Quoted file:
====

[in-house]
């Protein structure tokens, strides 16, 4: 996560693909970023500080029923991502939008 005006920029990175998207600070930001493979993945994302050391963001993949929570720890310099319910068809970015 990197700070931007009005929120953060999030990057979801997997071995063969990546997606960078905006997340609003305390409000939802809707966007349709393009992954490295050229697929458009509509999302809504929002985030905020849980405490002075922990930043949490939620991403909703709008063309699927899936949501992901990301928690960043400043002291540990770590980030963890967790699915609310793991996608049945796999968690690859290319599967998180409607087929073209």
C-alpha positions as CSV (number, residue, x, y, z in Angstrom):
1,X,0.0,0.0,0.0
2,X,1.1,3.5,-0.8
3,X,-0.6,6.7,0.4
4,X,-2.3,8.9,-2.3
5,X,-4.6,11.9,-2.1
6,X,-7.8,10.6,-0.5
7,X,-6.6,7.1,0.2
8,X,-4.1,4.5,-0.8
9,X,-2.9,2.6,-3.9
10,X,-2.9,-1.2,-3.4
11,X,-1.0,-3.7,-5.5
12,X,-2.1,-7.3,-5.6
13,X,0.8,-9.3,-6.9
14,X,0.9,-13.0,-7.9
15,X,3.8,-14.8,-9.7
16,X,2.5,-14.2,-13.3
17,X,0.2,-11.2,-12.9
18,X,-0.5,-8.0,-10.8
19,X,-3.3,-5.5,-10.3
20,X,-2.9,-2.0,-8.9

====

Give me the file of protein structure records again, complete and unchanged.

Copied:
[in-house]
């Protein structure tokens, strides 16, 4: 996560693909970023500080029923991502939008 005006920029990175998207600070930001493979993945994302050391963001993949929570720890310099319910068809970015 990197700070931007009005929120953060999030990057979801997997071995063969990546997606960078905006997340609003305390409000939802809707966007349709393009992954490295050229697929458009509509999302809504929002985030905020849980405490002075922990930043949490939620991403909703709008063309699927899936949501992901990301928690960043400043002291540990770590980030963890967790699915609310793991996608049945796999968690690859290319599967998180409607087929073209």
C-alpha positions as CSV (number, residue, x, y, z in Angstrom):
1,X,0.0,0.0,0.0
2,X,1.1,3.5,-0.8
3,X,-0.6,6.7,0.4
4,X,-2.3,8.9,-2.3
5,X,-4.6,11.9,-2.1
6,X,-7.8,10.6,-0.5
7,X,-6.6,7.1,0.2
8,X,-4.1,4.5,-0.8
9,X,-2.9,2.6,-3.9
10,X,-2.9,-1.2,-3.4
11,X,-1.0,-3.7,-5.5
12,X,-2.1,-7.3,-5.6
13,X,0.8,-9.3,-6.9
14,X,0.9,-13.0,-7.9
15,X,3.8,-14.8,-9.7
16,X,2.5,-14.2,-13.3
17,X,0.2,-11.2,-12.9
18,X,-0.5,-8.0,-10.8
19,X,-3.3,-5.5,-10.3
20,X,-2.9,-2.0,-8.9